Page 7 - Scene Magazine 45-08 August 2020
P. 7

 The Way I’ve Scene I
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BY DENISE POYER
   determined that he had diverticu-some- thing-or-another. Following the orders of himself, he carried on with life as usual, lugging large sheets of plywood to the basement and jockeying the pontoon boat around on the trailer with a strategic shove or two.
It would seem that The Hub’s constant companion, stomach cancer, has been setting up shop in other places, one of which was the rib that broke. He was nice but delivered the news like he was selling us car options. We asked a few questions, thanked him, and he left the room. I said something quietly to The Hub, and Nurse Don’t Judge a Book By Its Cover looked from one of us to the other. “You knew about that cancer, right?” I said, “Well, we aren’t surprised, but we did not know that it had travelled.”
It was a Sunday, and he ended up sleeping in his recliner because of discomfort. By 3:30am, he was having problems with pain with every breath, and he was ready for a trip to E.R. Being the dutiful wife of 34 years that
I am, I managed to find every pothole between here and the hospital and came to a dramatic near-halt for a bumbling raccoon that was crossing the road, which made matters even worse. We thought I might need to wait in the truck, but it turned out that I could
Today, I honor our tired E.R. nurse who unknowingly put the care back into healthcare. I appreciate your long hours, difficult job, and am especially grateful for your giant heart.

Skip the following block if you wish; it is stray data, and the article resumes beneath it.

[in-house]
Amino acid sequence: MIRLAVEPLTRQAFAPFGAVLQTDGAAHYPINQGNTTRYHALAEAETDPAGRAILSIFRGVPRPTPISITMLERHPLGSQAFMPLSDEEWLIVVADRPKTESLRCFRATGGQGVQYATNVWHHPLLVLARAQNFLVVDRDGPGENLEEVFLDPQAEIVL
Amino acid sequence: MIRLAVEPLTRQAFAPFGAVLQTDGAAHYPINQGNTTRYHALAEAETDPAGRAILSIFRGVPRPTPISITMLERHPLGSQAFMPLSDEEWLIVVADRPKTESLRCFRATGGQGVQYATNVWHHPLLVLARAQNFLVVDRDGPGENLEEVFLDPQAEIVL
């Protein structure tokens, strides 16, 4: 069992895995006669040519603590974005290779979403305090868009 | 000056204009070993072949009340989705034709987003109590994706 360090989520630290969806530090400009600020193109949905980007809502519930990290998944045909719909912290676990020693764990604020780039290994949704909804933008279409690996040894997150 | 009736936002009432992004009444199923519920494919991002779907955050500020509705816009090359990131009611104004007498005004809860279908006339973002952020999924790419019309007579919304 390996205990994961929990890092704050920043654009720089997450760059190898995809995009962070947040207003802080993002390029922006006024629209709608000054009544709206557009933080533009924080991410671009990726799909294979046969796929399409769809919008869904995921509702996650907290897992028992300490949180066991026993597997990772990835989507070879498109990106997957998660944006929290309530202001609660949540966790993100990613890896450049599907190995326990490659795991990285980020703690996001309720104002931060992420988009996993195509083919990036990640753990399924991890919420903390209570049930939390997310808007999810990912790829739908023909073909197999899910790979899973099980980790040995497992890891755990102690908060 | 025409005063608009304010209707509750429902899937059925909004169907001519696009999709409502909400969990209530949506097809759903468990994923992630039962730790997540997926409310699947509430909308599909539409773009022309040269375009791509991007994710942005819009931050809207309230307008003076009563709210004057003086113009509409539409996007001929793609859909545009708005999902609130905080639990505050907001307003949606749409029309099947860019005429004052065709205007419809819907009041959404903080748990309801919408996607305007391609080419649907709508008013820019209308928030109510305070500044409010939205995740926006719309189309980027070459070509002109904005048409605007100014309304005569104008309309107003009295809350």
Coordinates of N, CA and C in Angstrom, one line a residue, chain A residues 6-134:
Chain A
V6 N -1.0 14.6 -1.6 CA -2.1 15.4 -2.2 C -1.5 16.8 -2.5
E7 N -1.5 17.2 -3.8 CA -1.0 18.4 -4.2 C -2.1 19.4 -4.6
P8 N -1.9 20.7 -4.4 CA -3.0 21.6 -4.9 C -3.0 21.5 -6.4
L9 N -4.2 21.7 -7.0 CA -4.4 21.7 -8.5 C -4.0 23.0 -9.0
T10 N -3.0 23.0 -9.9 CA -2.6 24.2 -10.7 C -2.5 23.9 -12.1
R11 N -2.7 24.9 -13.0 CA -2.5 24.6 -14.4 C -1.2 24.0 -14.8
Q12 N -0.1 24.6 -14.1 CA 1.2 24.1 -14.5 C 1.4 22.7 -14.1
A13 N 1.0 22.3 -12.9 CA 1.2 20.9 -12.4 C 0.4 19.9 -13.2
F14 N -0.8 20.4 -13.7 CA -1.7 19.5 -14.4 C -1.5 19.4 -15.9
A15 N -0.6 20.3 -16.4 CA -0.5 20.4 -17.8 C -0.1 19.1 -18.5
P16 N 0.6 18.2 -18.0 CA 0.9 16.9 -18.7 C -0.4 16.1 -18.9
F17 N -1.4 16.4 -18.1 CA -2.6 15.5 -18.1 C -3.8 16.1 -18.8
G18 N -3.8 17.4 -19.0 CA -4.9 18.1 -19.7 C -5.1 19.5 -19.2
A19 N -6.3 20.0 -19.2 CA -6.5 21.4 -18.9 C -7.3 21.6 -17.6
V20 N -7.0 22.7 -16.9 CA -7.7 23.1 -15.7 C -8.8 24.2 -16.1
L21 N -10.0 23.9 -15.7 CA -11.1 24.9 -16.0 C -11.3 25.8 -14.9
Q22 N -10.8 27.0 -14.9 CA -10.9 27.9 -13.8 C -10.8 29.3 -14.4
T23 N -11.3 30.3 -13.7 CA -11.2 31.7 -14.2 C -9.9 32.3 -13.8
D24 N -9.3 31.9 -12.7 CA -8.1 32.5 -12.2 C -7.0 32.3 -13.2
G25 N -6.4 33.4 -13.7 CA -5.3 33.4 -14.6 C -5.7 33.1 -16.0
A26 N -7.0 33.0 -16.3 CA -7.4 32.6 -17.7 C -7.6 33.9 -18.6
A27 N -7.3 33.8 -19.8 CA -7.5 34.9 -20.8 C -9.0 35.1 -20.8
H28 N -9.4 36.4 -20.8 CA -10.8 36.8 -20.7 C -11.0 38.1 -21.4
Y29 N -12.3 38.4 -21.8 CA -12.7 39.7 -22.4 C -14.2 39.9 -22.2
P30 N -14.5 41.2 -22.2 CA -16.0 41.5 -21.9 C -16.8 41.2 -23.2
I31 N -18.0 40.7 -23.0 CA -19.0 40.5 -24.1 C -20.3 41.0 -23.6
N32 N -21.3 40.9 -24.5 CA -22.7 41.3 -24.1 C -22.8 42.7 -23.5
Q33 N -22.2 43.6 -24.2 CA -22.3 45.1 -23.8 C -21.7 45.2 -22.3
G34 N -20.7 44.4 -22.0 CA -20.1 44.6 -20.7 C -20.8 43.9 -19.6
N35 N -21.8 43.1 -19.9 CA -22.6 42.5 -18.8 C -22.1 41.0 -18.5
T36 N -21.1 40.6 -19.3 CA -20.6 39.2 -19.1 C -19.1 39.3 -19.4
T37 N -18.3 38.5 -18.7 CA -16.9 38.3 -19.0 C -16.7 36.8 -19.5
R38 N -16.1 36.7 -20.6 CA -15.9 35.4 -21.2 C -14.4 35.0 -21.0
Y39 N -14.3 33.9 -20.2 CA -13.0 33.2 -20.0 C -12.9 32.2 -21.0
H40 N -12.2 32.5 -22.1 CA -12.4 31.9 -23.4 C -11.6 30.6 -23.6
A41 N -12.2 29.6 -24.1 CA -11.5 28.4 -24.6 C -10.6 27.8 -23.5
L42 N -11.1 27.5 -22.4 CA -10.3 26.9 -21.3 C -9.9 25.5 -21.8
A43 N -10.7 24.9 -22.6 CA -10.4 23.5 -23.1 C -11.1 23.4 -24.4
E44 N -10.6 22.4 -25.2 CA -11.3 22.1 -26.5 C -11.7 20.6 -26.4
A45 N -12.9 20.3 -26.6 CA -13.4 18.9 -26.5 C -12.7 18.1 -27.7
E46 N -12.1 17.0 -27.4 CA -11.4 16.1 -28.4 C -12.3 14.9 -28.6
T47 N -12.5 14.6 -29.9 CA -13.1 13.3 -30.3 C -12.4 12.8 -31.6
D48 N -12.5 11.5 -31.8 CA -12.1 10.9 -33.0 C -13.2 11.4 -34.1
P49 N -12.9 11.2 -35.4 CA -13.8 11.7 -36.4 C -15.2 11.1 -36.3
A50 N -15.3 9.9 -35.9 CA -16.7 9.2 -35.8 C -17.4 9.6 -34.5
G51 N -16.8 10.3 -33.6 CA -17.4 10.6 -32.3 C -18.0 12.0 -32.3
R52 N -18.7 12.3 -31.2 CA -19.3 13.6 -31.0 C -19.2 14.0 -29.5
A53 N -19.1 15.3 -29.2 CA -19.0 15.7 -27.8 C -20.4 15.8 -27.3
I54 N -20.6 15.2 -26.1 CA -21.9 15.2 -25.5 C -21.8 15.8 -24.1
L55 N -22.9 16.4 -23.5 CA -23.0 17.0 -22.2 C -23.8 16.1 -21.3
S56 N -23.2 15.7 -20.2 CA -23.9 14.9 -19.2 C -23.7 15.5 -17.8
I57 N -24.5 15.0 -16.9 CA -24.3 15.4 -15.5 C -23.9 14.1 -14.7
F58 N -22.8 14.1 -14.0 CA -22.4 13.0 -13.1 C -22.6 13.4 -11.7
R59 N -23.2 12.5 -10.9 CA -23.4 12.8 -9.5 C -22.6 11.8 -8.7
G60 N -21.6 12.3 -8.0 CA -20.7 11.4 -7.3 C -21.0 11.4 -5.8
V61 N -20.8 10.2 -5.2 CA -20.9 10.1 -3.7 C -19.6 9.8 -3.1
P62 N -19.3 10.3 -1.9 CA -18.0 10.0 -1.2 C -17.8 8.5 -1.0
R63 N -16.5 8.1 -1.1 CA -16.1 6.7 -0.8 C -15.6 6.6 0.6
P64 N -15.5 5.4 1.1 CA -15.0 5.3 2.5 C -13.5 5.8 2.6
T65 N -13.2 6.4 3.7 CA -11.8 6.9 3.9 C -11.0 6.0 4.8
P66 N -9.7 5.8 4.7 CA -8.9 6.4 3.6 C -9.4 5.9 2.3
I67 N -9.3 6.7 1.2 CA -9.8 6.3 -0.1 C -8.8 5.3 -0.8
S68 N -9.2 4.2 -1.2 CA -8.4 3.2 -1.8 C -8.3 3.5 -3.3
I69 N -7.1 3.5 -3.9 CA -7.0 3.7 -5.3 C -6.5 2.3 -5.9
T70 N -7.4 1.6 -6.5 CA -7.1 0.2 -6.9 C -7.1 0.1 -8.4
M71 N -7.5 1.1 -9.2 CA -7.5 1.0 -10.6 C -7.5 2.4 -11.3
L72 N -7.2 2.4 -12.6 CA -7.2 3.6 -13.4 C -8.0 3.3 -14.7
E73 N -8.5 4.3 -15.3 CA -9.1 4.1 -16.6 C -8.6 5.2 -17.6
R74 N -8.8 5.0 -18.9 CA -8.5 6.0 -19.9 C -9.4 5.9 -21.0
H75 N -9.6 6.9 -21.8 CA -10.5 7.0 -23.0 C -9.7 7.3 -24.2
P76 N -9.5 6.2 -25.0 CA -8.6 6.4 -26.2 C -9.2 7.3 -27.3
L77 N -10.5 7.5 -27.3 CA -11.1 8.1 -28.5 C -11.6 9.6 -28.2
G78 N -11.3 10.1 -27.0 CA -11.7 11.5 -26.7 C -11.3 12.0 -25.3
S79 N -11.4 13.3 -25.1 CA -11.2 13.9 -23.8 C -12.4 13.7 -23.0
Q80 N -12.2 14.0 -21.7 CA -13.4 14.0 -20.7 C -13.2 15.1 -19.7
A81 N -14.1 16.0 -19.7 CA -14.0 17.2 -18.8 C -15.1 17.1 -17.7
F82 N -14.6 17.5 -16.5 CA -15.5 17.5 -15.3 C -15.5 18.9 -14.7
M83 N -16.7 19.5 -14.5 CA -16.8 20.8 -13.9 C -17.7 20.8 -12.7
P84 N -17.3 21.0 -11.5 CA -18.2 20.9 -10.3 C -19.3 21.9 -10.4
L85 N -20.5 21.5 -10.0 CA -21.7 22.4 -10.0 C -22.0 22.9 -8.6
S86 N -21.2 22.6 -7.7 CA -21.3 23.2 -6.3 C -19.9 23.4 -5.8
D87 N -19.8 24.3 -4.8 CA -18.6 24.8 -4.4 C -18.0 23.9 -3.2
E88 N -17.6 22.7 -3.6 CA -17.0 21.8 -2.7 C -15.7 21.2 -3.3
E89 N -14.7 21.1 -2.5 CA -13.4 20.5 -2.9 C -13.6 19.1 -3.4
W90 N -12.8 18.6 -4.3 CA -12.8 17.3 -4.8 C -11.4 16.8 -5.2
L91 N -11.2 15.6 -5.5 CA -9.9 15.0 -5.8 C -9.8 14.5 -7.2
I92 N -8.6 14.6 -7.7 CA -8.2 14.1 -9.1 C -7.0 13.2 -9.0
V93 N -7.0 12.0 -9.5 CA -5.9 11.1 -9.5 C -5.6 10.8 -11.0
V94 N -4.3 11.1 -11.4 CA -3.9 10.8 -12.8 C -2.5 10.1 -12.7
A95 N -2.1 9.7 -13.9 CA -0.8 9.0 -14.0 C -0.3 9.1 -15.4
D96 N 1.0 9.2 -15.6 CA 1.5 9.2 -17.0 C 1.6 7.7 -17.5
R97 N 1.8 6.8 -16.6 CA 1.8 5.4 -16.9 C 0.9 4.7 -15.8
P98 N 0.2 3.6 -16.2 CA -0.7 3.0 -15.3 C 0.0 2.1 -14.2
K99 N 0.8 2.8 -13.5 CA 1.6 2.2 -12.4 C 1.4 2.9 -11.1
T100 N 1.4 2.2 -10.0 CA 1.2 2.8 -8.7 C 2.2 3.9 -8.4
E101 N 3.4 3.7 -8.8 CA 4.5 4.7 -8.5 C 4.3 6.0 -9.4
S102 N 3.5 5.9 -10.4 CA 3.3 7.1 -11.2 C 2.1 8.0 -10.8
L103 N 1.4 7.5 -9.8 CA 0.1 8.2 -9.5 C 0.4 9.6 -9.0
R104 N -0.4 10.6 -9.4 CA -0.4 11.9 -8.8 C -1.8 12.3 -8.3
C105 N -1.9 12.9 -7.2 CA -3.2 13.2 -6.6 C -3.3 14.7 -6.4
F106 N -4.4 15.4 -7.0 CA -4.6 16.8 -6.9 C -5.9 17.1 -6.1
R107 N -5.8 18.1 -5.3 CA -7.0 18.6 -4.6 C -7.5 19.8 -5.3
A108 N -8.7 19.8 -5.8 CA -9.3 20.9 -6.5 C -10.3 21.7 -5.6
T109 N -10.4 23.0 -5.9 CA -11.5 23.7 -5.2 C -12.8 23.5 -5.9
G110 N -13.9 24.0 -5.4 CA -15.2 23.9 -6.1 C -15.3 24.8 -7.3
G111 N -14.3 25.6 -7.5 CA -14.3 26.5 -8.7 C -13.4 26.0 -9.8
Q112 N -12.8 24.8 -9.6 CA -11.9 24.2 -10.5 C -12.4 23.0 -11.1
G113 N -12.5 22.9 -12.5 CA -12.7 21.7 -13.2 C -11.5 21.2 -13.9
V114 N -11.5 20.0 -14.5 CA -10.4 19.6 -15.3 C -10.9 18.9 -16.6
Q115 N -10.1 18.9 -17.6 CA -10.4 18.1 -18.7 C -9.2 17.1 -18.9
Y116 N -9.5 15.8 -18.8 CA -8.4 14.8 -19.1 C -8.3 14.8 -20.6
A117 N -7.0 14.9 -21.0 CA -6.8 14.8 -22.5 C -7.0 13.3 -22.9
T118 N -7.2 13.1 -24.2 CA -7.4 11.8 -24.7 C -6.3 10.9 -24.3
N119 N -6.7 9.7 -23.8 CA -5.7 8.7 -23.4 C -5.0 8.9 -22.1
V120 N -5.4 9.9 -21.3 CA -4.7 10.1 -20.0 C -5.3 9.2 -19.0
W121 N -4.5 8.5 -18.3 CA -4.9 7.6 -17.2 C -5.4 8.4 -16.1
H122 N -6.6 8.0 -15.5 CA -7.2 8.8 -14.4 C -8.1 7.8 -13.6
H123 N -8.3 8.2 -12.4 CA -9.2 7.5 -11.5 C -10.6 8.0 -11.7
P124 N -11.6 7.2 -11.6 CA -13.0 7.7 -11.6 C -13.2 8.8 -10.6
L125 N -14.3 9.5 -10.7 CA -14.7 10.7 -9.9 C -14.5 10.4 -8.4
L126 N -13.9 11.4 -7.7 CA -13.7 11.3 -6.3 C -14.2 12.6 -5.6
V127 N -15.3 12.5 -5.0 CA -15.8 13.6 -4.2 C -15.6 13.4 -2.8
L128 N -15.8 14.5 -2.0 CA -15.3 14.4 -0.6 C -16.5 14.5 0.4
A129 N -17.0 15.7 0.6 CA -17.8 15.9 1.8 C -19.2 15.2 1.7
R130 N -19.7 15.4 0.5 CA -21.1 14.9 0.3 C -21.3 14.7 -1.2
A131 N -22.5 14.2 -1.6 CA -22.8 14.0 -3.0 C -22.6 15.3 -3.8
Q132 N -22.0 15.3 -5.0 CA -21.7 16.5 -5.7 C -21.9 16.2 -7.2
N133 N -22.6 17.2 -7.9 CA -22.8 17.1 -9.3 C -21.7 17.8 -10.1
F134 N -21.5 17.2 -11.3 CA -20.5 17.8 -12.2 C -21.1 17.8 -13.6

A couple of weeks back, The Hub was com- plaining of a pain in his side (and it wasn’t even me). After a private consultation with Dr. Google, he
After The Hub was rolled down the hallway for a CT scan, I asked if she needed me to go to a waiting room. “No, you’re fine. You can stay here,” she replied, so I sat back down. We filled the time with chit chat about weekends and life and vacation prefer- ences, and when he returned, Dr. Young Enough to be Our Grandson, came in and delivered the findings of the scan.
And, her face melted. Her eyes prickled with tears, and she quickly swiped them away with her hand. She said, “I’m so sorry. We are not sup- posed to cry. I must be tired. This is really bothering me.” The random tear turned into a sob, and she apologized again. She said, “I’m so sorry. It’s just so sad. I can tell that you are good people, and I hate that this is happen- ing. I’m sorry for crying. We’re not supposed to show emotion.” I looked at her, tipped my head and said, “It’s fine, honey. Your job must be very hard at times like these. You are just fine. We would rather have a nurse who cries than one that is cold as ice. Don’t you worry about it.”
Give that Poor Girl a Tissue
 stay by The Hub’s side to jabber like
a magpie, which I’m certain he loved. We were seen right away, but it was still 7:30am by the time we checked out.
Oddly enough, Dr. Google was not on duty during the wee hours of the morning, so we saw a myriad of people instead. As we headed back to his bay, I noticed a nurse behind the seemingly quiet desk. She was sitting like a teen- ager in 7th hour and looked to be about as interested.
There was poking and prodding, hefty pain meds, and tests, and of course, the bored looking woman from the desk was our nurse. It did not take long to realize that she was exhausted and nearing the end of her shift. While not a bubbly woman, she was even- keeled and quite nice. We apologized for coming in so close to the end of her shift, and she waved it off explaining that it was no trouble. She said it was nice to see someone without a gunshot wound. It had been a rough weekend.
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